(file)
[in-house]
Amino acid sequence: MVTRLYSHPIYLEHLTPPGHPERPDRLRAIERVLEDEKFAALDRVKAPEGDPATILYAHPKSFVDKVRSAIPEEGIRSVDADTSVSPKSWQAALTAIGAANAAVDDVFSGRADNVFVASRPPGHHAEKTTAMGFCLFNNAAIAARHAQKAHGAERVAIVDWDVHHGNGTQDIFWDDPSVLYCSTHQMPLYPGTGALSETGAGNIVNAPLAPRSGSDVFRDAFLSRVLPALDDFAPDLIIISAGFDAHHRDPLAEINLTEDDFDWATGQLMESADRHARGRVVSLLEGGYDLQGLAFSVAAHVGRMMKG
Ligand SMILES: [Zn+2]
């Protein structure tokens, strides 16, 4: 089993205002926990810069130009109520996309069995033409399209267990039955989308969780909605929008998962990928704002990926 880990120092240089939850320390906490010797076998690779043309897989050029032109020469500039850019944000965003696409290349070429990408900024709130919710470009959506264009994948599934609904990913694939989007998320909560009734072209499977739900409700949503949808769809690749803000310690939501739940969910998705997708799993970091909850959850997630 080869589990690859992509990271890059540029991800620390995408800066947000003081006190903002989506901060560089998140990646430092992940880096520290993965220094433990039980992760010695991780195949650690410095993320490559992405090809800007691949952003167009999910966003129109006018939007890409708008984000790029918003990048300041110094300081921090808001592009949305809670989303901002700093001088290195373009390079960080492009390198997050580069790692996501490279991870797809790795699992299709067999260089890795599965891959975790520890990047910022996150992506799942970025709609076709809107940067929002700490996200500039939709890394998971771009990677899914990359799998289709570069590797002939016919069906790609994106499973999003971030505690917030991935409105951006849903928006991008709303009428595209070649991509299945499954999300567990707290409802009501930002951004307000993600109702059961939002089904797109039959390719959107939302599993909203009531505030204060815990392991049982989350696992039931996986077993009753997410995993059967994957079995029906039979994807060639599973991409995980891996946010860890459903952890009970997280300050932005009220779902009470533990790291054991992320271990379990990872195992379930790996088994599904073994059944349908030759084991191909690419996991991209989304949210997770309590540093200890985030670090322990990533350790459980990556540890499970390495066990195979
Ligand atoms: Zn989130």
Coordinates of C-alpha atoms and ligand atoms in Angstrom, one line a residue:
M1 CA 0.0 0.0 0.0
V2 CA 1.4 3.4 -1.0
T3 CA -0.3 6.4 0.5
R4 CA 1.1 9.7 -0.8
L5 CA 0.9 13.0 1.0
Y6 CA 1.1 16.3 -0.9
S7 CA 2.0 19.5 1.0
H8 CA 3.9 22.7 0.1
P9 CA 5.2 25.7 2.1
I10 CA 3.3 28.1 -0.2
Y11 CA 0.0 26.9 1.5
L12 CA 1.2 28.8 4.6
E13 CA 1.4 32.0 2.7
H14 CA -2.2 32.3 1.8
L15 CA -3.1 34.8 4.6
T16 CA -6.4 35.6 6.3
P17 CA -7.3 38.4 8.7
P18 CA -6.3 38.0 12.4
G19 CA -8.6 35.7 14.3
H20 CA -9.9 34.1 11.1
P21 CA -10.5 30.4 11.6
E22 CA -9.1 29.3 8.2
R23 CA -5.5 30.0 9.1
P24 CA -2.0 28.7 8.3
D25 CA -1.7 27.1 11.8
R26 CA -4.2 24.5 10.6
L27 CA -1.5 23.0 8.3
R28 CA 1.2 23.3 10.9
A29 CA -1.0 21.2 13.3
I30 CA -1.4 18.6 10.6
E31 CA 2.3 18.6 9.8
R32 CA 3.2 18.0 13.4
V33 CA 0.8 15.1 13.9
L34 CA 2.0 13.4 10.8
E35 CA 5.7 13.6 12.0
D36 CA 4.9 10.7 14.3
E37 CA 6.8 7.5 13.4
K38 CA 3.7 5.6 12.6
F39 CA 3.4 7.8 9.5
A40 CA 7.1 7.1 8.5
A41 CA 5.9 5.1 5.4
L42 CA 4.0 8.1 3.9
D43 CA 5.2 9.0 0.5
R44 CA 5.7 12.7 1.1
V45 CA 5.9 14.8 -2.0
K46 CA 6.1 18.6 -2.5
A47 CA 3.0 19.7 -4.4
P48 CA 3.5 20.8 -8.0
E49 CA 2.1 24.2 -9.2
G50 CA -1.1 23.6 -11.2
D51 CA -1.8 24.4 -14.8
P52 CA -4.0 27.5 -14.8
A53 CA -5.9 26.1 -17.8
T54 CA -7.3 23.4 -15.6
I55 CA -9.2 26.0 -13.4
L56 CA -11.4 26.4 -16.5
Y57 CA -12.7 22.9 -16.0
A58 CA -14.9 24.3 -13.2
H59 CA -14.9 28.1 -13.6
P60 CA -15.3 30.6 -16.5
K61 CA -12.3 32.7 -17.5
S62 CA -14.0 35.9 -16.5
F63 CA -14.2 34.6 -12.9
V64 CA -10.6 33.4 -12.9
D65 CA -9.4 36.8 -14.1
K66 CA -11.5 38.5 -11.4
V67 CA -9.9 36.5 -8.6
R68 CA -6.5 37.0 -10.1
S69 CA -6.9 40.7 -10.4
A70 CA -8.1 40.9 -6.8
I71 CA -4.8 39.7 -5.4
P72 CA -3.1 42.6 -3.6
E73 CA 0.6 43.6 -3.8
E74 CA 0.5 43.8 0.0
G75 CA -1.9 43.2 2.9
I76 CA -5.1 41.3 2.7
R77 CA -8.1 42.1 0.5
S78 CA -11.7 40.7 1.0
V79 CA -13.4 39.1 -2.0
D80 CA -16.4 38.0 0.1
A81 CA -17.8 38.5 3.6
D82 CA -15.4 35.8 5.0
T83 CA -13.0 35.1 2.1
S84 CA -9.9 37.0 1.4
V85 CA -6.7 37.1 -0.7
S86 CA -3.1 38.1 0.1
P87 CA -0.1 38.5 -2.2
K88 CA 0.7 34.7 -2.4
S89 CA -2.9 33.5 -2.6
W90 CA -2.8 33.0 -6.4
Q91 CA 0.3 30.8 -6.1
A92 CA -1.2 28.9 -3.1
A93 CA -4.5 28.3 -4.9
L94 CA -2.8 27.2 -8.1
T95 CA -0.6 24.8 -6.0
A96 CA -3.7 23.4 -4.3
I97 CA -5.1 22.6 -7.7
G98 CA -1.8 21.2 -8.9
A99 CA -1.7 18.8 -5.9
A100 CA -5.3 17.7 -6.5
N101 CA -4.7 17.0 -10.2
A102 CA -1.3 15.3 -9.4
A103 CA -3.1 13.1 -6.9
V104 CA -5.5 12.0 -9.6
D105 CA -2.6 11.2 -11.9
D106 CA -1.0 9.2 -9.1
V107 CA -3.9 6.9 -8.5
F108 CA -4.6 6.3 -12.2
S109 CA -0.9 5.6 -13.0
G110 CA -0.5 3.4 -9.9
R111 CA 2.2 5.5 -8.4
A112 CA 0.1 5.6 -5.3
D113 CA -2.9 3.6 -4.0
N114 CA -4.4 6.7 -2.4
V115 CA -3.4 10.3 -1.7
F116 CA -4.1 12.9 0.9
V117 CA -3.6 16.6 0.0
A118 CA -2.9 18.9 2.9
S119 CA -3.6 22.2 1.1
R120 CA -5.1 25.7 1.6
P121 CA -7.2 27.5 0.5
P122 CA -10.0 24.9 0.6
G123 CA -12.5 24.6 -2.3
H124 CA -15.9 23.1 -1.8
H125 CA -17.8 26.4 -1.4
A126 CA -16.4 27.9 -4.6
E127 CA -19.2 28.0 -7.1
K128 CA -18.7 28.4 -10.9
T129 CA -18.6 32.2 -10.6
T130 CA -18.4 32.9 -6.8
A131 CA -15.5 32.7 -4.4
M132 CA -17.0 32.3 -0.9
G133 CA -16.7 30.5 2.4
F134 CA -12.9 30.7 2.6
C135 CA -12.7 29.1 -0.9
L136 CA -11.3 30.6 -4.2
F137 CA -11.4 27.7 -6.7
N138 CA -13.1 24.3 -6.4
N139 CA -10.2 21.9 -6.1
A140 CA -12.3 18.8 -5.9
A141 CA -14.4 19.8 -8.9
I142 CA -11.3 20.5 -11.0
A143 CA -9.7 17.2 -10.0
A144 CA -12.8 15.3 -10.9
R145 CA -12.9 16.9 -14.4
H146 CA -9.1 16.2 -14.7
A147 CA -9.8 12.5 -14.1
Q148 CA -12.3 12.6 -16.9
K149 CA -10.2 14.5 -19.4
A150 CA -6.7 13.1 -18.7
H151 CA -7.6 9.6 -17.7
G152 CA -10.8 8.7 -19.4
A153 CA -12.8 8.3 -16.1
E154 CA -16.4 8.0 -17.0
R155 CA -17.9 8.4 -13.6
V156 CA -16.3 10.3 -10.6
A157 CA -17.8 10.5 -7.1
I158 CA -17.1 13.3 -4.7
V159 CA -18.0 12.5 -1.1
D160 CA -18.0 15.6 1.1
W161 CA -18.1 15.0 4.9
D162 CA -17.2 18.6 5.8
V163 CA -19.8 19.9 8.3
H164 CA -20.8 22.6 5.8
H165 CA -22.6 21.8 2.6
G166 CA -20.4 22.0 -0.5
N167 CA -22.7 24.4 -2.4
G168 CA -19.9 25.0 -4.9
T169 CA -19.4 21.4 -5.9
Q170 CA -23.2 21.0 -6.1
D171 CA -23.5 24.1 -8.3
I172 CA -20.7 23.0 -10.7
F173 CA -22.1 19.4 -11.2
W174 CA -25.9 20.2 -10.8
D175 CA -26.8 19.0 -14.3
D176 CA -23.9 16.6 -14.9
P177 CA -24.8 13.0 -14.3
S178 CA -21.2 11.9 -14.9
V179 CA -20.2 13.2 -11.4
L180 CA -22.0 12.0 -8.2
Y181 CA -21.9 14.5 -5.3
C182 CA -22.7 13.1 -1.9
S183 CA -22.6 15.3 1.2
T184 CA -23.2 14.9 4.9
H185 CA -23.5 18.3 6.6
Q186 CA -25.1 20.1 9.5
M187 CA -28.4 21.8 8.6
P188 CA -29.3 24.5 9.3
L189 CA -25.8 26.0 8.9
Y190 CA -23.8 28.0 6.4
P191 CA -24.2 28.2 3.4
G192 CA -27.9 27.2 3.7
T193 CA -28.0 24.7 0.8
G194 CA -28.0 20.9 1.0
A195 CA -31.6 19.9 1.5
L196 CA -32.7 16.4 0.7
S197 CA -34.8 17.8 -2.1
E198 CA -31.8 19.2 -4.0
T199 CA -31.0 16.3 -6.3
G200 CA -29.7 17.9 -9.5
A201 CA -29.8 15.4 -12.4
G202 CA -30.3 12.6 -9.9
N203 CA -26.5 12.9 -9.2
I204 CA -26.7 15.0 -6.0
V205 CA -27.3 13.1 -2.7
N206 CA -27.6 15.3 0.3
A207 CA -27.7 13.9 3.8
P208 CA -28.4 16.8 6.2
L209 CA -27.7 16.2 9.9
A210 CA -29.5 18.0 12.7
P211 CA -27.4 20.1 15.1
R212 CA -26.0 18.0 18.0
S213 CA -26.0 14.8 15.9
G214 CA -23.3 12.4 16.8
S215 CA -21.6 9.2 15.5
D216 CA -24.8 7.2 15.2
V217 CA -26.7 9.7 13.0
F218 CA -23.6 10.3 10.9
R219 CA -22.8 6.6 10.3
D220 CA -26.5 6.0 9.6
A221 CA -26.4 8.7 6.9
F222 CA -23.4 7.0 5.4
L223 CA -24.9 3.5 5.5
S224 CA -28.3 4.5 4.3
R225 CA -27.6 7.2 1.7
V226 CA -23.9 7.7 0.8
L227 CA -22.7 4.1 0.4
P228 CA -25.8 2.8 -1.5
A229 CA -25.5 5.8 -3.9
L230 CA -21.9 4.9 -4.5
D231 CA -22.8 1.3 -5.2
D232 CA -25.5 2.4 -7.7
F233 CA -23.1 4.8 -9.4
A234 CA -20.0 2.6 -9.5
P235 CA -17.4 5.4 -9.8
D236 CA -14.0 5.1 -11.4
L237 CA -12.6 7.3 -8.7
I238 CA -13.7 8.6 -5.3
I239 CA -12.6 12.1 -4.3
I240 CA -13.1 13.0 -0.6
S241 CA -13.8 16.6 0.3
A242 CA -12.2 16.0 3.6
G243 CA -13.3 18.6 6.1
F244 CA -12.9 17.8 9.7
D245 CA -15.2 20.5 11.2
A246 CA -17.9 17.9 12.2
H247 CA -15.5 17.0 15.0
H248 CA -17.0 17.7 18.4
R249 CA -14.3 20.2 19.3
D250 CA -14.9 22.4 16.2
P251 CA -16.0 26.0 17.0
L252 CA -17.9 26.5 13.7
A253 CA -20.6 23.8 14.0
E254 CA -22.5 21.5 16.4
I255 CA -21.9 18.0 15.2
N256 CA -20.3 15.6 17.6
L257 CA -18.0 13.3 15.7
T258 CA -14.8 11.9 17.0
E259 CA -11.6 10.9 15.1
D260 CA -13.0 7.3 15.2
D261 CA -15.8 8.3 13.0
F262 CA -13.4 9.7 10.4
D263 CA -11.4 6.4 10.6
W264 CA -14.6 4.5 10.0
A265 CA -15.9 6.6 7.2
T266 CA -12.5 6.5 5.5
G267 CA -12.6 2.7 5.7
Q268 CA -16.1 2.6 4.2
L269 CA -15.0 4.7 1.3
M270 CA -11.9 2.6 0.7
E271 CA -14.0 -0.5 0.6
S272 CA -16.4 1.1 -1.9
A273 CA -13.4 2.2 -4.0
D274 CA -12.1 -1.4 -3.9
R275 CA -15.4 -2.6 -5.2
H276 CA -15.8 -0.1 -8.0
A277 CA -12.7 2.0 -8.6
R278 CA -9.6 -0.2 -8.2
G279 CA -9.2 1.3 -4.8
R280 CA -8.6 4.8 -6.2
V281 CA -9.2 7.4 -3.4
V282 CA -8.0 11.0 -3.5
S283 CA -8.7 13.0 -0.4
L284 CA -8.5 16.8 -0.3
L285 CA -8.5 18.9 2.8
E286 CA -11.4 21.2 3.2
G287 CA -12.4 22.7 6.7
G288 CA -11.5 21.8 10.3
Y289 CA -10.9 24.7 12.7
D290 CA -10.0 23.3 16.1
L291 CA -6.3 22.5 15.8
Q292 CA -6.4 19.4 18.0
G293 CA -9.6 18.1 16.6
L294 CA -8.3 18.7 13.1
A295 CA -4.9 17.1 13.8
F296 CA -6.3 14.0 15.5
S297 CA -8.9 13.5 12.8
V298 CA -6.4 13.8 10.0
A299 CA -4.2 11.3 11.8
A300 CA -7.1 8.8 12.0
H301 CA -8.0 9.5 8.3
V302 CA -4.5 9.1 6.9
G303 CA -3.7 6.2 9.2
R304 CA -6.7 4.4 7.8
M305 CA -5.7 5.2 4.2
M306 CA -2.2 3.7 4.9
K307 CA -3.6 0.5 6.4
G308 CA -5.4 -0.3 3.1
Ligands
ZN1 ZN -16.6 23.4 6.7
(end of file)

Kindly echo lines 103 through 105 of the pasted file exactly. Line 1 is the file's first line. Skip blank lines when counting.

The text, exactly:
I97 CA -5.1 22.6 -7.7
G98 CA -1.8 21.2 -8.9
A99 CA -1.7 18.8 -5.9